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A Paradox in Individual Versus National Mental Health Vulnerability: Are Higher Resource Levels Associated With Higher Disorder Prevalence?

Dückers, ML; Brewin, CR; (2016) A Paradox in Individual Versus National Mental Health Vulnerability: Are Higher Resource Levels Associated With Higher Disorder Prevalence? Journal of Traumatic Stress , 29 (6) pp. 572-576. 10.1002/jts.22144. Green open access

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Abstract

An earlier study (Dückers, Alisic, & Brewin, 2016) found that countries with greater social and economic resources were characterized by a higher lifetime prevalence of posttraumatic stress disorder (PTSD). Here, we present a similar analysis of national population survey data to examine this vulnerability paradox in relation to other disorders. We predicted the lifetime prevalence of any mental health disorder (i.e., anxiety, mood, substance, and externalizing disorders) in 17 countries based on trauma exposure and country vulnerability data. A substantial proportion of variance in all disorder categories, 32.9% to 53.9%, could be explained by trauma exposure. Explained variance increased by 5 and up to 40 percentage points after adding the variable of vulnerability to the equation. Higher exposure and lower vulnerability levels were accompanied by a higher prevalence in any mental disorder, with the largest effect size in mood disorders (R(2) = .76). The interaction between exposure and vulnerability did not explain significant additional variance as it did for PTSD. Because a PTSD diagnosis links psychological, physical, and functional symptoms explicitly to trauma exposure, this might mean that populations in less-vulnerable countries are more likely to attribute health complaints to exposure. The results of this study suggest that country-level data can help to better explain the multilayered mechanisms of resilience and vulnerability in the context of trauma.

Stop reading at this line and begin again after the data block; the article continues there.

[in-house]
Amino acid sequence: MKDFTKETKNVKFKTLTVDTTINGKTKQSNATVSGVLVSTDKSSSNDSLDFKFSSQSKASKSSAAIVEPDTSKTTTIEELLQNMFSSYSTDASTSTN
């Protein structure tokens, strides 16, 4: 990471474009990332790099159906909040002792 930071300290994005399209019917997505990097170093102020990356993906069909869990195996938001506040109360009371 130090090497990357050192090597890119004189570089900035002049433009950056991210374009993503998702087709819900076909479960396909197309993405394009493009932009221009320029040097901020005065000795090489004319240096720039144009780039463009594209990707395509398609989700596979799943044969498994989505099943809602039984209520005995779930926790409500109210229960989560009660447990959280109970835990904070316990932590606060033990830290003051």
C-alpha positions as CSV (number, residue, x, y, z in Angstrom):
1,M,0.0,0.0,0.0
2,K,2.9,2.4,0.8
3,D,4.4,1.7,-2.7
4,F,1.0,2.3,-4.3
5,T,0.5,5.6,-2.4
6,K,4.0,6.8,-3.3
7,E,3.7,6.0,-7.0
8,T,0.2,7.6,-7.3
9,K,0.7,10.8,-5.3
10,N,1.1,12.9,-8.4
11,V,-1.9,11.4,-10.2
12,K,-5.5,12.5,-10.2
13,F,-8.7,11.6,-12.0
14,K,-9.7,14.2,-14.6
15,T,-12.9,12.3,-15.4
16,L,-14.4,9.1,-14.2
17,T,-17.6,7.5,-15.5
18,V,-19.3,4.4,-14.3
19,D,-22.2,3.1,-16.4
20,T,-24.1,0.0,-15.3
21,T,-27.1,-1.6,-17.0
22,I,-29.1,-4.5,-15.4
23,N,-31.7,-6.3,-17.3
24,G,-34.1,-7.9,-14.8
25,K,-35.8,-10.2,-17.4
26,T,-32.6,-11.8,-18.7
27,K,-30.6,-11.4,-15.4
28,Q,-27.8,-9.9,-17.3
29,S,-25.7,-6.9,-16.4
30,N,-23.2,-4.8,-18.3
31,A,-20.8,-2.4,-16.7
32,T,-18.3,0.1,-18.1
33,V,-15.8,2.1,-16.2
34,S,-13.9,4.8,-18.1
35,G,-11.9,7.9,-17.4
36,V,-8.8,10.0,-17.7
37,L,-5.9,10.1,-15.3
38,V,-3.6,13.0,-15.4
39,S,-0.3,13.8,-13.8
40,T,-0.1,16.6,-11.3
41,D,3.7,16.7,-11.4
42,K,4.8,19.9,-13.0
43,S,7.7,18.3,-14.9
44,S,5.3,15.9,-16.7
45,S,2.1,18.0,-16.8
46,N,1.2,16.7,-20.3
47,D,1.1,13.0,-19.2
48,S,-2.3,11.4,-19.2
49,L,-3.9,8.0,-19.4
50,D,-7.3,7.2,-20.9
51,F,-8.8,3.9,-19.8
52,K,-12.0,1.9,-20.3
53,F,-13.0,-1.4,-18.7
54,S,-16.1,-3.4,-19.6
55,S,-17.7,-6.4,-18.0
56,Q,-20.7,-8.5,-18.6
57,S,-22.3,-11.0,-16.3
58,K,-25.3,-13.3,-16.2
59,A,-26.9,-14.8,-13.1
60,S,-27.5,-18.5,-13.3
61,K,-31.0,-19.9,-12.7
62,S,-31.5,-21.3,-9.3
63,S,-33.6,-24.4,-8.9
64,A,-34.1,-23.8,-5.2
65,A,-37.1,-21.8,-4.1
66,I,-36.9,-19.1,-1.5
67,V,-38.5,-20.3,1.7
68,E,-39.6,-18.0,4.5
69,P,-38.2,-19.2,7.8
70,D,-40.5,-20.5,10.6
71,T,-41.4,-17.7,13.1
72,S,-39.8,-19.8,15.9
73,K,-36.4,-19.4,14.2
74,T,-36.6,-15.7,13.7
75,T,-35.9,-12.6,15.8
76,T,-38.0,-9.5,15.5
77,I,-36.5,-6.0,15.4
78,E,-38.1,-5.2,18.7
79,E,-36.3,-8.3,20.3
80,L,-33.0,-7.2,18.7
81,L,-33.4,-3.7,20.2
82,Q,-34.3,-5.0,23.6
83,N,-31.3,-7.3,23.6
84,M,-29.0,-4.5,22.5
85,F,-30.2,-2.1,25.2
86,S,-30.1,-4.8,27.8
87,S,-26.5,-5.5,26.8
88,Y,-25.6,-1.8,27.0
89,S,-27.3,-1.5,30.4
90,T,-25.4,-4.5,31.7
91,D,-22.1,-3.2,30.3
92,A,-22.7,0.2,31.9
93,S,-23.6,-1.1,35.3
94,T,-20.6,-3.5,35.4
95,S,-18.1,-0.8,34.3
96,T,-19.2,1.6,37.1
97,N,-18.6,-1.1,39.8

Type: Article
Title: A Paradox in Individual Versus National Mental Health Vulnerability: Are Higher Resource Levels Associated With Higher Disorder Prevalence?
Location: United States
Open access status: An open access version is available from UCL Discovery
DOI: 10.1002/jts.22144
Publisher version: http://dx.doi.org/10.1002/jts.22144
Language: English
Additional information: Copyright © 2016 International Society for Traumatic Stress Studies. This is the peer reviewed version of the following article: [Dückers, M. L. A. and Brewin, C. R. (2016), A Paradox in Individual Versus National Mental Health Vulnerability: Are Higher Resource Levels Associated With Higher Disorder Prevalence?. J. Traum. Stress, 29: 572–576. doi: 10.1002/jts.22144], which has been published in final form at http://dx.doi.org/10.1002/jts.22144. This article may be used for non-commercial purposes in accordance with Wiley Terms and Conditions for Self-Archiving.
UCL classification: UCL
UCL > Provost and Vice Provost Offices
UCL > Provost and Vice Provost Offices > School of Life and Medical Sciences
UCL > Provost and Vice Provost Offices > School of Life and Medical Sciences > Faculty of Brain Sciences
UCL > Provost and Vice Provost Offices > School of Life and Medical Sciences > Faculty of Brain Sciences > Div of Psychology and Lang Sciences
UCL > Provost and Vice Provost Offices > School of Life and Medical Sciences > Faculty of Brain Sciences > Div of Psychology and Lang Sciences > Clinical, Edu and Hlth Psychology
URI: https://discovery.ucl.ac.uk/id/eprint/1531770
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